Another Pathogen for CFS: Giardia Outbreak Causes CFS ‘Outbreak’ in Norway

April 9, 2012

Posted by Cort Johnson

Giardia outbreak causes CFS-like condition in Norway

(Outbreaks of ‘CFS’ do happen but they are rarely documented now. In this article, Oceanblue from the Phoenix Rising Forums, examines a Giardia outbreak in Norway which resulted, years later, with a significant number of people suffering from a chronic  fatigue/pain condition- CJ.) 

A new study reports at least 5% of patients with CFS nearly 3 years after an acute Giardia enteritis infection, providing evidence of yet another infectious agent that can trigger CFS along with Epstein-Barr Virus, Viral meningitis and the bacterium Coxiella burnetii, amongst others. Other studies on the same outbreak also show a strong link between the acute Giardia infection and both chronic fatigue and IBS.

Overall, then, there is strong evidence that Giardia infection can lead to CFS in a significant number of patients

Giardia lamblia is an important cause of gastrointestinal illness throughout the world, particularly in developing countries. Apart from person-to-person transmission, the main infection route is through drinking water.

Initial outbreak

In Norway, cases are normally rare and most come from those who have visited or are from areas where it is endemic. However, in autumn 2004 there was an outbreak in the second city of Bergen with a total 1,300 cases of laboratory-confirmed cases of Giardia (vs the norm of 1-2 cases annually), with probably as many cases again that weren’t laboratory confirmed. The main group affected were adults aged 20–29, representing 47 % of the cases, with few cases in children or the elderly – but this largely reflected the demographics of the parts of Bergen most affected.

The overall ‘attack rate’ was only 1.5%, and drinking more than 5 glasses tap water at home was a risk factor for infection (OR 5.9, 95% CI 1.7 – 21), suggesting contaminating levels of Giardia in water were generally quite low. Leaking sewage pipes combined with insufficient water treatment was the likely cause of the outbreak (normal chlorine treatment doesn’t kill Giardia spores).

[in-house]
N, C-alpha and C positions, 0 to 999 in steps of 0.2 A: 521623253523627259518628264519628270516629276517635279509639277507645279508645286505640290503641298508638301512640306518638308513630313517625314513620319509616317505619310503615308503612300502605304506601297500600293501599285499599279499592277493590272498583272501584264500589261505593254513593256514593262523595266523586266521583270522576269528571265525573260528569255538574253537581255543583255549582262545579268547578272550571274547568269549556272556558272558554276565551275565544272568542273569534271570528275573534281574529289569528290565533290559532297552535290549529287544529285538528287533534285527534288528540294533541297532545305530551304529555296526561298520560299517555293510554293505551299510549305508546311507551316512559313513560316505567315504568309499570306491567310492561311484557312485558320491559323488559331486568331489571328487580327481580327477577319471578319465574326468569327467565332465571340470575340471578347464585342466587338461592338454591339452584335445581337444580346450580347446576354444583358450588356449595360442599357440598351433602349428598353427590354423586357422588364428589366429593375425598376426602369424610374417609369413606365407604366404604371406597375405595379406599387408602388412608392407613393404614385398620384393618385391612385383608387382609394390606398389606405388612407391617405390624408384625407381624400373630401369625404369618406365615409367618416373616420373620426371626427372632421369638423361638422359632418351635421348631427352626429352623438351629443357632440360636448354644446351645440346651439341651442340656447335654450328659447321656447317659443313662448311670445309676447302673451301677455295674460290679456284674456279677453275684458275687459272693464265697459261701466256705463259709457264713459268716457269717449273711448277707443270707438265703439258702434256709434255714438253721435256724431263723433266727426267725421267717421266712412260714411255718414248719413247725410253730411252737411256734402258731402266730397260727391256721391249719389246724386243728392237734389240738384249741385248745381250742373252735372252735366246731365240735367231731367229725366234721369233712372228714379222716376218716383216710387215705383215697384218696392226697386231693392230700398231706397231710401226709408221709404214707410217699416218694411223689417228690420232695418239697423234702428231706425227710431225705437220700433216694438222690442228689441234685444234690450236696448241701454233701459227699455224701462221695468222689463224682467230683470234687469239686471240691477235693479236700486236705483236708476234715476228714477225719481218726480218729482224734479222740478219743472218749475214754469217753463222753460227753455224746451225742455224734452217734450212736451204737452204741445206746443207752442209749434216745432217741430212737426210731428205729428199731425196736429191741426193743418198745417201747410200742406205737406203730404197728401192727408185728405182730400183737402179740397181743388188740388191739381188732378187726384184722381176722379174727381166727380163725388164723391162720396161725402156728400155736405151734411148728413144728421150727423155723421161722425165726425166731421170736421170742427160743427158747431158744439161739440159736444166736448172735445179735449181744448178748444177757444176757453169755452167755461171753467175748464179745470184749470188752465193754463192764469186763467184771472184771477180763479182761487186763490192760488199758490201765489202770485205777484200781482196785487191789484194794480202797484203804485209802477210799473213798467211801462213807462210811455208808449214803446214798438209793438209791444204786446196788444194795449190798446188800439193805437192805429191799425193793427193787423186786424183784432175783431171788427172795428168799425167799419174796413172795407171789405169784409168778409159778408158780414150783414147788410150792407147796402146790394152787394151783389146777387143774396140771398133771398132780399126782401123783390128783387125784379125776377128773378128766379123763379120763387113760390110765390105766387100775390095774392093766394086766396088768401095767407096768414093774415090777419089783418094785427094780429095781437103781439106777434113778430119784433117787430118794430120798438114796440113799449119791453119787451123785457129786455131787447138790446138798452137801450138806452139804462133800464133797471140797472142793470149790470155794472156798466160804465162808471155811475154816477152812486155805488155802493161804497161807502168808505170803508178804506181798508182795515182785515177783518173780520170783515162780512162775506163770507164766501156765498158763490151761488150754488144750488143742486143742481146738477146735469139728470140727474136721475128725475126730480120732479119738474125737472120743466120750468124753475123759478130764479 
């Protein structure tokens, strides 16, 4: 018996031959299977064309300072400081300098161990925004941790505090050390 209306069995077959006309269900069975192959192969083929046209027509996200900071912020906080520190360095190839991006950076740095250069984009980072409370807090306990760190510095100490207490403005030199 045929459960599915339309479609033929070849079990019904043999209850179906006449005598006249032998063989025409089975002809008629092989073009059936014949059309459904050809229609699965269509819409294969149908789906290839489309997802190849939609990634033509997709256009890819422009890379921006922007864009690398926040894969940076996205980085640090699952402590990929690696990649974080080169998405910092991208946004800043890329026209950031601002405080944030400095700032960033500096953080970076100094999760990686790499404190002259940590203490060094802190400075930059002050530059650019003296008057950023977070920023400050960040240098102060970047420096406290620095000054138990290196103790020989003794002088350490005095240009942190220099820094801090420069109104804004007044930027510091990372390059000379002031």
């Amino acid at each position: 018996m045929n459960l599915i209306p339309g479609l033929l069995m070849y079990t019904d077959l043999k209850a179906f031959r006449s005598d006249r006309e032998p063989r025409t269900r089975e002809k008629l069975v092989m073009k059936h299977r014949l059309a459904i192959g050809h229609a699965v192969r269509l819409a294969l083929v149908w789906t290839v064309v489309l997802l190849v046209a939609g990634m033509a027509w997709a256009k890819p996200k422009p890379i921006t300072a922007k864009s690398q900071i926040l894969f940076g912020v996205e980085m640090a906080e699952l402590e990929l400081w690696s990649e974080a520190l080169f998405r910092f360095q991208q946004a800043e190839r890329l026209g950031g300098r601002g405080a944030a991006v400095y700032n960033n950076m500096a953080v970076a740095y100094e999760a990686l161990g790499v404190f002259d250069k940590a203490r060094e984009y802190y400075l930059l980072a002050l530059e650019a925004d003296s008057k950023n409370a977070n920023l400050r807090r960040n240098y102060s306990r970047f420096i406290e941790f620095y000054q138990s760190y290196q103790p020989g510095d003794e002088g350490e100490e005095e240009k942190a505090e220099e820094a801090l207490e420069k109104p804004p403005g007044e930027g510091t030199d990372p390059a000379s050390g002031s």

Post-infectious Fatigue and Intestinal problems

A questionnaire mailed to all lab-confirmed cases 2 years after the outbreak found fatigue was reported by 41% and abdominal symptoms by 38%, with a strong association between these two symptoms; significantly they also found (in a sub-sample) that in most patients symptoms were not due to chronic infection.

The 2-year follow-up study was criticised for not using validated questionnaires and for lacking a control group, but a later 3-year follow-up study used a matched control group and validated questionnaires. It found chronic fatigue in 46% (controls 12%) giving an adjusted Relative Risk (RR) of 4.0 and Irritable Bowel Syndrome (IBS) prevalence of 46% (control 14%, RR 3.4). IBS and chronic fatigue were associated and the Relative Risk for having both fatigue and IBS was 6.8.

Acute illness severity link to fatigue?

The 2-year follow-up study also found a link between protracted and severe Giardiasis and subsequent fatigue and abdominal symptoms. This is particularly interesting as it tallies with the Dubbo Study findings that acute sickness was the strongest predictor of post infectious fatigue. In particular, the study found that retrospective reports of malaise at the time of the initial infection, and more than one treatment course were significantly associated with fatigue. Unfortunately, retrospective reports of symptoms are not very reliable. Similarly, time off work/education might be due in part to post-infectious fatigue, not the initial infection in which case the correlation with post-infectious fatigue reveals little.

Nonetheless, the correlation with more than one treatment course, which is probably a good measure of protracted Gardiasis infection, and fatigue remains. These results are consistent with a role for severe/protracted initial infection in subsequent post-infectious fatigue, but are hardly conclusive.

Giardia and post-infectious CFS